Two days ago, hacking group “NullCrew” announced on their twitter that they have hacked into Sony’s owned website sonymobile.com, and that they have gained control of a total of 8 servers operated by Sony. The initial announcement by NullCrew, “Interested in buying database access for one of Sony’s sites? Email me:…” was quickly followed by a “Sony hacked” message as well as a link to a pastebin showing what the hackers say are a series of usernames and passwords stored in the sonymobile platform.
The information has been relayed by enough trusted people that this does not seem to be a fake (unlike some similar announcement made a few weeks ago), however the reasons behind the hack are quite unclear. Hacking group Nullcrew were involved in several hacking operations related to the arrest of one of the PirateBay’s admins recently, but the Sony hack does not really seem related. Rather, the hackers seemed to imply that this is just some form of punishment because of Sony’s lack of concern for the security of their servers. Quoting:
“Sony, we are dearly dissapointed in your security. This is just one of eight sony servers that we hve control of. Maybe, just maybe considering IP addresses are avaliable. Maybe, just maybe it’s the fact that not even your customers can trust you. Or maybe, just maybe the fact that you can not do anything correct technologically.”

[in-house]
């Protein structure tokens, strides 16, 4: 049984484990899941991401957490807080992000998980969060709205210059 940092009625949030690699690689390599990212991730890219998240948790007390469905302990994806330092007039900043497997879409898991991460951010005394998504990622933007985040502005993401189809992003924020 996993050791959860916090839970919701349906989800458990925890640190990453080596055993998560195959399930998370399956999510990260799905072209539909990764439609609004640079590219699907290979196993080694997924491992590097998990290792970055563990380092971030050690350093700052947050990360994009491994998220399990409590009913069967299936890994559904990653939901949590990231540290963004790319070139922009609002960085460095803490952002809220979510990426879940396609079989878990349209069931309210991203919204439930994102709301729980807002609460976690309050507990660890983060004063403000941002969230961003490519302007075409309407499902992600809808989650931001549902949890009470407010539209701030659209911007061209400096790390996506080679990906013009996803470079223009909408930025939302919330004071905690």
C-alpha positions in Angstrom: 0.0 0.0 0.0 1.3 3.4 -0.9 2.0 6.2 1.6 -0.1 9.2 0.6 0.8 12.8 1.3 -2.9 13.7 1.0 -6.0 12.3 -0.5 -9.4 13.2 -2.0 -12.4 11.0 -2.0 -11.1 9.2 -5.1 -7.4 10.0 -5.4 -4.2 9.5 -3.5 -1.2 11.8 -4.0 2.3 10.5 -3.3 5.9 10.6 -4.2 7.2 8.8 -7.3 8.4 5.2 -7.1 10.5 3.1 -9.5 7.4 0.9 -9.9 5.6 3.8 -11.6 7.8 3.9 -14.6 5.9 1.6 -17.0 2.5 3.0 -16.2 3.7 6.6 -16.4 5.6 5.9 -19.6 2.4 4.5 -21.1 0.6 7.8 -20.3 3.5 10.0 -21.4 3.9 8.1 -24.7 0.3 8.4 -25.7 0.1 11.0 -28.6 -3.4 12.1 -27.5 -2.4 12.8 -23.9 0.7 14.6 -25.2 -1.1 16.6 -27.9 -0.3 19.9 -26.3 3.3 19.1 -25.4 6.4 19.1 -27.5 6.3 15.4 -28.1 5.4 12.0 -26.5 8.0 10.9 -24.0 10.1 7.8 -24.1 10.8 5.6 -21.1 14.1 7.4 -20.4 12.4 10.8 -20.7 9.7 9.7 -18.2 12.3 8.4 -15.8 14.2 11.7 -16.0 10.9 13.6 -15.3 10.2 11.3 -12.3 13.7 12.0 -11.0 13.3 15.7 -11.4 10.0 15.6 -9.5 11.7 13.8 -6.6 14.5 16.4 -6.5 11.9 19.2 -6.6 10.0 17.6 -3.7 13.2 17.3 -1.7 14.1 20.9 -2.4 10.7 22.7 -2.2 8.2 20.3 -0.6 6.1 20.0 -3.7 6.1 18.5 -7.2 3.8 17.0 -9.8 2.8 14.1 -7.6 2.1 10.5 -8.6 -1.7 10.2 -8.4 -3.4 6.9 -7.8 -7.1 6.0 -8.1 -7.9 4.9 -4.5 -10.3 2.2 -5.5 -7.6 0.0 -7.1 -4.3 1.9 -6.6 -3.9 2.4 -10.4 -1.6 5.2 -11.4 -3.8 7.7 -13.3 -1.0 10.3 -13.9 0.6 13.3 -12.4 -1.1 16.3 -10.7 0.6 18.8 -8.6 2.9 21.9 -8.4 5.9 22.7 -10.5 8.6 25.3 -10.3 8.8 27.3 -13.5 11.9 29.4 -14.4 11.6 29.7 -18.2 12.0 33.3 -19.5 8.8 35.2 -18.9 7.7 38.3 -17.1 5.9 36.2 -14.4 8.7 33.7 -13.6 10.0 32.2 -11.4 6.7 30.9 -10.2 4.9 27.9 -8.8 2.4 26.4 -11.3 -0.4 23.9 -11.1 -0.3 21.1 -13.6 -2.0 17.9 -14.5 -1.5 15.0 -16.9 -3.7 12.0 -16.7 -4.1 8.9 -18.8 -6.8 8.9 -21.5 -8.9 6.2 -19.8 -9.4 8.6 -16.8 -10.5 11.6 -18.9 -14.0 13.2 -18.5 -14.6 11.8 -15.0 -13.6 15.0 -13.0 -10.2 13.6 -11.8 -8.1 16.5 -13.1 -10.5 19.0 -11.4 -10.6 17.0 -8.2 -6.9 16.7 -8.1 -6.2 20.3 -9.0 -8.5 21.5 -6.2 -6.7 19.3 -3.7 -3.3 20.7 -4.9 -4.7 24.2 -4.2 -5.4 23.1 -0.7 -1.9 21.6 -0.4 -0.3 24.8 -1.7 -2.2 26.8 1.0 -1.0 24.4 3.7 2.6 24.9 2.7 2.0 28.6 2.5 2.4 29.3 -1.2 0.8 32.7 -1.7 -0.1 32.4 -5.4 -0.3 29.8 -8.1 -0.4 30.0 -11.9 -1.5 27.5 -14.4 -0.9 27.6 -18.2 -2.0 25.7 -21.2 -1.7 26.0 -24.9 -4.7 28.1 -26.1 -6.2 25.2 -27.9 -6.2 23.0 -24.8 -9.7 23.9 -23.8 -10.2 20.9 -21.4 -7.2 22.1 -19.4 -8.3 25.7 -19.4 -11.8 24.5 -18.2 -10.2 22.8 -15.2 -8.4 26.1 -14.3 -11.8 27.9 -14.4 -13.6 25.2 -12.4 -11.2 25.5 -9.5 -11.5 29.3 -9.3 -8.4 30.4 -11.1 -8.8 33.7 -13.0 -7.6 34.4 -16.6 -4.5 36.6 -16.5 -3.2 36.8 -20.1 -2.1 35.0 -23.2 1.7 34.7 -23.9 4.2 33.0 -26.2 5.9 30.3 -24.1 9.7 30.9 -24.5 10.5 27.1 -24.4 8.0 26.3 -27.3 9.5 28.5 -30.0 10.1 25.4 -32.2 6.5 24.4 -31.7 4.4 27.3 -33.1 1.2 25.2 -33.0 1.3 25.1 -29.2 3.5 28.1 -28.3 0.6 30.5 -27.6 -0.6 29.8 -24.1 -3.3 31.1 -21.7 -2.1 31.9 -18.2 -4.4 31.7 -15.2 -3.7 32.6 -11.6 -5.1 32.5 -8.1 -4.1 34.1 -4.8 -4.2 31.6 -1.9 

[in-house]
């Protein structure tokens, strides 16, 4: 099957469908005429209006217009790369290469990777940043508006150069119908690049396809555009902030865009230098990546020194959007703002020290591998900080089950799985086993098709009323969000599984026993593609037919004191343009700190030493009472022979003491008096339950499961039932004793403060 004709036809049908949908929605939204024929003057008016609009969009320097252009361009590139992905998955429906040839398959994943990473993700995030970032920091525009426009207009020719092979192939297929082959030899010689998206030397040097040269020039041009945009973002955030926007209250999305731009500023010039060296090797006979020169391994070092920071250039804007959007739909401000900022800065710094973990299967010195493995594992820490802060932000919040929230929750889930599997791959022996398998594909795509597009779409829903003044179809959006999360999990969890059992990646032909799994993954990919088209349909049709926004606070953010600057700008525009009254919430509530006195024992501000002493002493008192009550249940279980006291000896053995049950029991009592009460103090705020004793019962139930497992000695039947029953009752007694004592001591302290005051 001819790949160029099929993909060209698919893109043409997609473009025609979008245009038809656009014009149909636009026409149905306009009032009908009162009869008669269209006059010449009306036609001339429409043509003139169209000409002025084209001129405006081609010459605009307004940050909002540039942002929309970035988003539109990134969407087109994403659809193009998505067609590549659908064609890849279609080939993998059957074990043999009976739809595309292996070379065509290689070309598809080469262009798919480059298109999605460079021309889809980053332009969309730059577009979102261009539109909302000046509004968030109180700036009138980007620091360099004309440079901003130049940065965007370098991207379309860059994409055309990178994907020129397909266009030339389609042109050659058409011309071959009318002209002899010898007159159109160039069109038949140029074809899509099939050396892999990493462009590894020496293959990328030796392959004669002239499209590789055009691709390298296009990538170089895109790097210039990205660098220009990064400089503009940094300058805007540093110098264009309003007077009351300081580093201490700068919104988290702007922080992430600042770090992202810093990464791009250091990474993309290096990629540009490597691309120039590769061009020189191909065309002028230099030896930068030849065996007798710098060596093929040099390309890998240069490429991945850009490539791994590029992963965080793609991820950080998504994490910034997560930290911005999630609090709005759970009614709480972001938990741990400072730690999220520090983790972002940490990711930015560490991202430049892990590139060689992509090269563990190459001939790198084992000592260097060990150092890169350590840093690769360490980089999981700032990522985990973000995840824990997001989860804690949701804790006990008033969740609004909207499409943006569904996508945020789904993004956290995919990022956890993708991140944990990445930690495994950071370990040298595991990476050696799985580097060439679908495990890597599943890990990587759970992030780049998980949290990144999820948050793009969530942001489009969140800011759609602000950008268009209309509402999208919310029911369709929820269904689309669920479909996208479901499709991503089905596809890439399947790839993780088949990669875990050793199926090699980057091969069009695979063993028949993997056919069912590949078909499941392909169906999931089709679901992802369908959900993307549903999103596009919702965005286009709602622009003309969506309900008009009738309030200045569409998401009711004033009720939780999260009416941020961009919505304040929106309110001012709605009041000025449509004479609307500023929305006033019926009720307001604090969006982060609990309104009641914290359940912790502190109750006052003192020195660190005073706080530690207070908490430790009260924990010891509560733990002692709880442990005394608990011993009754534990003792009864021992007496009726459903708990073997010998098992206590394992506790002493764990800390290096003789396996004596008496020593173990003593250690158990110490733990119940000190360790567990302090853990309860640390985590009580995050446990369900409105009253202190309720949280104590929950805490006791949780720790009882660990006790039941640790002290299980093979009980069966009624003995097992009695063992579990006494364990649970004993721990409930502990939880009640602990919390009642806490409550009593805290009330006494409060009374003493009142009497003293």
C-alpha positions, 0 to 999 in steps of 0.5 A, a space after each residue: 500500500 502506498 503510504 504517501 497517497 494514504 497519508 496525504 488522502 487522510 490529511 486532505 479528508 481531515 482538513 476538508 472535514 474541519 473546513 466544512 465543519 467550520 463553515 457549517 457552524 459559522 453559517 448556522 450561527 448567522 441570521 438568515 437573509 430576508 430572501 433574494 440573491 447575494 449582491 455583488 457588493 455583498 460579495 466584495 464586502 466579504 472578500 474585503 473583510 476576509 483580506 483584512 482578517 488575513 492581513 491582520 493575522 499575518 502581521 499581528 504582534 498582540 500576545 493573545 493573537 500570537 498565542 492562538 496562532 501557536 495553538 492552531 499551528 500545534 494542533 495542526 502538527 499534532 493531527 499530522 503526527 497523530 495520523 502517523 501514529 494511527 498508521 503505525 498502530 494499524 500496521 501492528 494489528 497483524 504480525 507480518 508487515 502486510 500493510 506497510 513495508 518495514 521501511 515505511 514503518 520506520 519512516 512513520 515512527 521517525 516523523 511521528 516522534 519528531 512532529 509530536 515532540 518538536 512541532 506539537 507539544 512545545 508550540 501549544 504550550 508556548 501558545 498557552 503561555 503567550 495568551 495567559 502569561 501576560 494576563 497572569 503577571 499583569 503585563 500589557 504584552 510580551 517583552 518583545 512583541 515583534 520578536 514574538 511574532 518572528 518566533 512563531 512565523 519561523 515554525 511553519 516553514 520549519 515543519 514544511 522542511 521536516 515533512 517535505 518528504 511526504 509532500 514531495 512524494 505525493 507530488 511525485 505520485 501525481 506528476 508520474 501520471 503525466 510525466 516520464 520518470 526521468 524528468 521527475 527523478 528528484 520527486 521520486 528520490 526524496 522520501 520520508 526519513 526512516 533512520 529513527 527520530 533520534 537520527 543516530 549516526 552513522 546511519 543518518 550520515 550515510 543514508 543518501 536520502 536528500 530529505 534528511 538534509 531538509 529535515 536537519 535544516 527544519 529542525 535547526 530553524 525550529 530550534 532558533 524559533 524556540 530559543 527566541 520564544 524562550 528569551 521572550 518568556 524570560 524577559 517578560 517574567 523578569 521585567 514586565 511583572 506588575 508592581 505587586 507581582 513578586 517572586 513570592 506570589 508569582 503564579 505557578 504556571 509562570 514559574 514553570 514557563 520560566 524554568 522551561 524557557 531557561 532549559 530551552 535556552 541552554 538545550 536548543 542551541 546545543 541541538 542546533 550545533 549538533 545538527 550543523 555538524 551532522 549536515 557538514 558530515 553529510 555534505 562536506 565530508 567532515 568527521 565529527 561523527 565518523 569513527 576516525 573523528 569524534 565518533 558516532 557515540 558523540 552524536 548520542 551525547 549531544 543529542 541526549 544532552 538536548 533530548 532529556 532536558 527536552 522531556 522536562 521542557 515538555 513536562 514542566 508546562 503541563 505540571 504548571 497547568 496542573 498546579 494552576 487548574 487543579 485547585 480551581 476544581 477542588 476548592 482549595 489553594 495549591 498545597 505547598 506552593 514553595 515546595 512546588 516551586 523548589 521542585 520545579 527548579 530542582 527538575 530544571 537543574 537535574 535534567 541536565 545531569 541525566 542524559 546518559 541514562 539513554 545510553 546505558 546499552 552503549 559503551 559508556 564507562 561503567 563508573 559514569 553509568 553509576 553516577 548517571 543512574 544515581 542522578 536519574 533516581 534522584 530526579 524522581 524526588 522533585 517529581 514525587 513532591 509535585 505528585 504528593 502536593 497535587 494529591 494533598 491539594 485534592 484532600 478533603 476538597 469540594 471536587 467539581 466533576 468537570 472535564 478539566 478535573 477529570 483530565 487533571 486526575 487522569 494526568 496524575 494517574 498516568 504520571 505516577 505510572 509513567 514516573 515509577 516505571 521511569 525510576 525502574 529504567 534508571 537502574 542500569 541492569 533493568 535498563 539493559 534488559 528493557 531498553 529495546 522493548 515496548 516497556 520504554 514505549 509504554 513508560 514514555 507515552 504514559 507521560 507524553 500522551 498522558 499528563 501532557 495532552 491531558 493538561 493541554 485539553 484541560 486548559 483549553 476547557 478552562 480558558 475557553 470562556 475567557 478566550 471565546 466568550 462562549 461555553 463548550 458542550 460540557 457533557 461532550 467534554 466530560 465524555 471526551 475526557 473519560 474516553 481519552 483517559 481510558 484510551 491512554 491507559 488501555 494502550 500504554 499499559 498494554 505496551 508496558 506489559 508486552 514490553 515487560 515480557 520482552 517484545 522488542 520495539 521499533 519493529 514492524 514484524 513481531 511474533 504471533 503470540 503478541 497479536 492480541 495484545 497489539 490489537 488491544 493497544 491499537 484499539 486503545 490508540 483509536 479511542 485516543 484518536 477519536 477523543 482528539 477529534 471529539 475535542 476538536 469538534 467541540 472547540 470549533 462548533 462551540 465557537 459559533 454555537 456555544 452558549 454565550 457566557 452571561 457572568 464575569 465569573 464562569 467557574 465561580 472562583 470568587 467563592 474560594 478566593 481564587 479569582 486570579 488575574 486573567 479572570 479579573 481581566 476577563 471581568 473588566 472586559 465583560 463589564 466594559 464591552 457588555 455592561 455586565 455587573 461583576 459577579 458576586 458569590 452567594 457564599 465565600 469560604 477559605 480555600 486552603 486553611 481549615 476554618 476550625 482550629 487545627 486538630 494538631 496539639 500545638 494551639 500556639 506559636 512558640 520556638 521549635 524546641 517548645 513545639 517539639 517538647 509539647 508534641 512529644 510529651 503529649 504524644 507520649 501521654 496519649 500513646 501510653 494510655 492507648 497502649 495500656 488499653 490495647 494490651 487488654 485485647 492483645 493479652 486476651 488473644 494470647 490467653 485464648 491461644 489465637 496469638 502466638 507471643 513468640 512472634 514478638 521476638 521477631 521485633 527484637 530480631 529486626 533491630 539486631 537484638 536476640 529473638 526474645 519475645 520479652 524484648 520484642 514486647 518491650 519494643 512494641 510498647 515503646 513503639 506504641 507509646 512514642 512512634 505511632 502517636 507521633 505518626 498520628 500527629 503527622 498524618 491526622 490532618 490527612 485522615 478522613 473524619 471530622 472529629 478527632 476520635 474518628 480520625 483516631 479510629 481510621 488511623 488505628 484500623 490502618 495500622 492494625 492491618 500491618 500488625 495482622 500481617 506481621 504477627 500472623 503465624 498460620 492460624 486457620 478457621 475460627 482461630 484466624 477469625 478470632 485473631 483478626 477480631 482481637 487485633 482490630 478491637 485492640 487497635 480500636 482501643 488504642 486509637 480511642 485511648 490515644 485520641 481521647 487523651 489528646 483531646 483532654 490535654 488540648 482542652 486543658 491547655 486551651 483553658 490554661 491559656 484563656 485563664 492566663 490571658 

It is not really surprising that Sony is the target of many hackers. Not only, as a global engineering company, are they a “high class” target, they also made lots of enemies a year and a half ago, when they decided to sue George Hotz for his jailbreak of the PS3. That led to them being massively hacked last year, leaking private information about millions of their customers.
What’s surprising, on the other hand, is that they still have heavily vulnerable websites lying around (according to some of NullCrew’s members, the hack was not “that difficult”), despite the bad hack that happened last year. In a way, it seems to be the main reason these hackers went after Sony, to show publicly that this company does not seem to care at all about their customers’ privacy, even after being so dramatically reminded of the importance of securing their systems, last year.
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